Test of Herceptin Finds Briefer Treatment Can Work, With Fewer Side Effects
Sometimes less may be better when it comes to treatment for breast cancer. A new study finds that women who have been diagnosed with early-stage HER2-positive breast cancer did just as well with six months of treatment with the drug Herceptin (trastuzumab) as did women who received a 12-month course of this treatment.
And the women with the shorter treatment had fewer side-effects, most notably less damage to their hearts.
"The headline result is 'six months is as good as 12 months,' " says oncology researcher Dr. Helena Earl from the University of Cambridge in the United Kingdom. She presented her results Wednesday in a teleconference for journalists, which highlighted findings that will be presented in early June at the American Society of Clinical Oncology's annual conference.
Earl and her colleagues recruited more than 4,000 women who had been diagnosed with breast cancer that had not spread to other organs, and whose cancer expresses high levels of a protein called HER2. The drug Herceptin is effective in prolonging lives of women whose cancer is HER2-positive. Half got standard treatment, which is given over the course of 12 months. The other half received treatment for six months.
The objective was to see whether giving less of the drug would be just as effective, while sparing women the side effects that are common with this treatment. Herceptin's list of possible side effects can range from headache, diarrhea or sleep problems to severe coughing, bone pain or heart problems, among other symptoms.
This kind of question — of whether the standard, established dose could be reduced to good effect — is one that drug manufacturers don't go out of their way to answer once a drug is on the market, because the result could reduce the amount of drugs they sell. So in this case, the "Persephone" study got funding from the British government.
Survival was nearly identical after five years, and side effects were much less common with the briefer course of the drug. Typically, 8 percent of women who get treated with Herceptin have to drop the treatment because of heart damage. Those on a six-month course had that risk cut in half, Earl said. Women suffered fewer other side-effects as well, such as cough, fatigue, pain and heart palpitations.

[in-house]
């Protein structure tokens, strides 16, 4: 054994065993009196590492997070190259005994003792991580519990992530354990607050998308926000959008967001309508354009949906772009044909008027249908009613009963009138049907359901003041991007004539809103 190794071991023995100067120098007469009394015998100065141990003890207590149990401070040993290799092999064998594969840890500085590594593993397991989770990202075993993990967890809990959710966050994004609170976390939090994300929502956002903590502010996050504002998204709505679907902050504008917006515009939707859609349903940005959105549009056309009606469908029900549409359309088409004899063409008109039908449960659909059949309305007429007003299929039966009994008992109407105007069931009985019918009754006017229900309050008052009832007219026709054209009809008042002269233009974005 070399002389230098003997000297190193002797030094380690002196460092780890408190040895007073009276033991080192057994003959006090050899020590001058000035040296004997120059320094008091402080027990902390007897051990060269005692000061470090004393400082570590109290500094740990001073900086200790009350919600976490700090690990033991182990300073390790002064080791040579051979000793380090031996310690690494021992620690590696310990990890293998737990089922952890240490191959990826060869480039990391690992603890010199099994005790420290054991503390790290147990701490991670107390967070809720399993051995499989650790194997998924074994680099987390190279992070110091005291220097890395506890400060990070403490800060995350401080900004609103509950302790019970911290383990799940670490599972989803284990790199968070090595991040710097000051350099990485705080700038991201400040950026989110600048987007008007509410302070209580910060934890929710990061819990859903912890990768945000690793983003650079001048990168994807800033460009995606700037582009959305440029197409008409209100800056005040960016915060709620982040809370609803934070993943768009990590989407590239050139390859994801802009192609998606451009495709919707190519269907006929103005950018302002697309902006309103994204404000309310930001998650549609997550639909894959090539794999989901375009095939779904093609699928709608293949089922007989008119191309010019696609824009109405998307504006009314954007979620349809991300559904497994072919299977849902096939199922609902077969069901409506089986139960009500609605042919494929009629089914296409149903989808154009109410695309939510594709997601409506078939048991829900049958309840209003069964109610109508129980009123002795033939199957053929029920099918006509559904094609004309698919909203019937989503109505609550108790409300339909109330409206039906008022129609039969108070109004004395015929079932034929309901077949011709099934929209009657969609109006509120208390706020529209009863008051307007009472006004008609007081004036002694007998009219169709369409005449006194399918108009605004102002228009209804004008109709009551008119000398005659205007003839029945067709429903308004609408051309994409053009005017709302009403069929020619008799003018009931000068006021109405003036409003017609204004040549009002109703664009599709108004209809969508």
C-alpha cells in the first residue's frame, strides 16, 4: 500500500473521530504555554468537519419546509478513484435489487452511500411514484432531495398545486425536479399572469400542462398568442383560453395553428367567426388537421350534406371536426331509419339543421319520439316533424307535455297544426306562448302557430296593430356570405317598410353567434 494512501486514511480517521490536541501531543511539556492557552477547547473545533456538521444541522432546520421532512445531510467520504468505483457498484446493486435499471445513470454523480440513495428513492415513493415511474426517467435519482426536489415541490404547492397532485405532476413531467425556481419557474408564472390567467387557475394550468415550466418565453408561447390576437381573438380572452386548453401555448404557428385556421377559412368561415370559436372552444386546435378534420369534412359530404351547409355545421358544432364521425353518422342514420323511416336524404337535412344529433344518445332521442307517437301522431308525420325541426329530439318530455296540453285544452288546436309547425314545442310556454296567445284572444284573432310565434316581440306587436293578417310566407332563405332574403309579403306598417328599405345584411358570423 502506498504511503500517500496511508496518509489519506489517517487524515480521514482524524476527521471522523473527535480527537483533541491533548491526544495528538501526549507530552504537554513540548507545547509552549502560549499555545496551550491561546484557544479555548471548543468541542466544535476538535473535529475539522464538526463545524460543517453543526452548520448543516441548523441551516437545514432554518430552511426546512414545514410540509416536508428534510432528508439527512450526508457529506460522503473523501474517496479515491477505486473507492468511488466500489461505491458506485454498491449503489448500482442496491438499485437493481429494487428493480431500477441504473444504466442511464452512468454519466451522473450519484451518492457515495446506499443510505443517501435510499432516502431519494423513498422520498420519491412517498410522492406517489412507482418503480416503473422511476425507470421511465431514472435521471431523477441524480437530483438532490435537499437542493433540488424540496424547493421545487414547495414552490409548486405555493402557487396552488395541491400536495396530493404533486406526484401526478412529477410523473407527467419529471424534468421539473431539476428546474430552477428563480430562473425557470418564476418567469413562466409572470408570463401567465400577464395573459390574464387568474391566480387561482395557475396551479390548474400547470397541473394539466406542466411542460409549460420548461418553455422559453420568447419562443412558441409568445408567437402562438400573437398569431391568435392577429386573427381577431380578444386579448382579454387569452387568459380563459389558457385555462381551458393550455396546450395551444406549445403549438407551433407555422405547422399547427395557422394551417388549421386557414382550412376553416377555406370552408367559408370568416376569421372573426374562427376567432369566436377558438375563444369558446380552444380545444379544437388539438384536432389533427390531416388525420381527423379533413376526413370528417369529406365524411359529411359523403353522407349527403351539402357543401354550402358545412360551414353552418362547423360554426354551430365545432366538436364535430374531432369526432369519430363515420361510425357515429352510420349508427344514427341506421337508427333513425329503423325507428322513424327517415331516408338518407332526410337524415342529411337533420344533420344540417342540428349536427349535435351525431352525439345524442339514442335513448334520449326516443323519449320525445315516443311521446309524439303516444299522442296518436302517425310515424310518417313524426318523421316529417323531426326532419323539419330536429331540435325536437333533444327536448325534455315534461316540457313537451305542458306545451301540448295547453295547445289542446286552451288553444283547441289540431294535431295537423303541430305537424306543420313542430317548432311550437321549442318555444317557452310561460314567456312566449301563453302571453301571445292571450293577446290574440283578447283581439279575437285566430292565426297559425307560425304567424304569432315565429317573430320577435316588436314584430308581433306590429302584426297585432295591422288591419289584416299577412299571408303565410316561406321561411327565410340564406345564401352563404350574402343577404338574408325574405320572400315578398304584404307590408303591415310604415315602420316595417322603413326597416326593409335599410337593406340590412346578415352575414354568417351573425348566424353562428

She called the as-yet-unpublished findings "exciting first results," and said she was confident they "will mark the first steps toward reducing treatment duration for many women with HER2-positive breast cancer."
Dr. Bruce Johnson, president of ASCO, said one benefit of this change would be to reduce the cost of treatment, both to women and to health insurers. "We think this is an important thing for the 12 percent of women who have early-stage HER2-positive breast cancer," he said.
Even though the report covers the results after five years of study, there were relatively few deaths in either group, so researchers can't yet say for sure whether the long-term benefits are the same for the two treatment options. As a result, "it may be a bit early to make a definitive change in practice," Johnson said.
ASCO's chief medical officer, Dr. Richard Schilsky also added some notes of caution.
"When we see the results from a clinical trial, we're looking at the average results for the patients in that population," he said. "There may well be some women in the population who do not do as well with six months of treatment." It's possible that further analysis of the data could identify those women who would still benefit from the year-long treatment, he said.
"Personally I find the results quite compelling," he added. "And it is likely that it will signal a shift" in how doctors prescribe this drug to their early-stage breast cancer patients.
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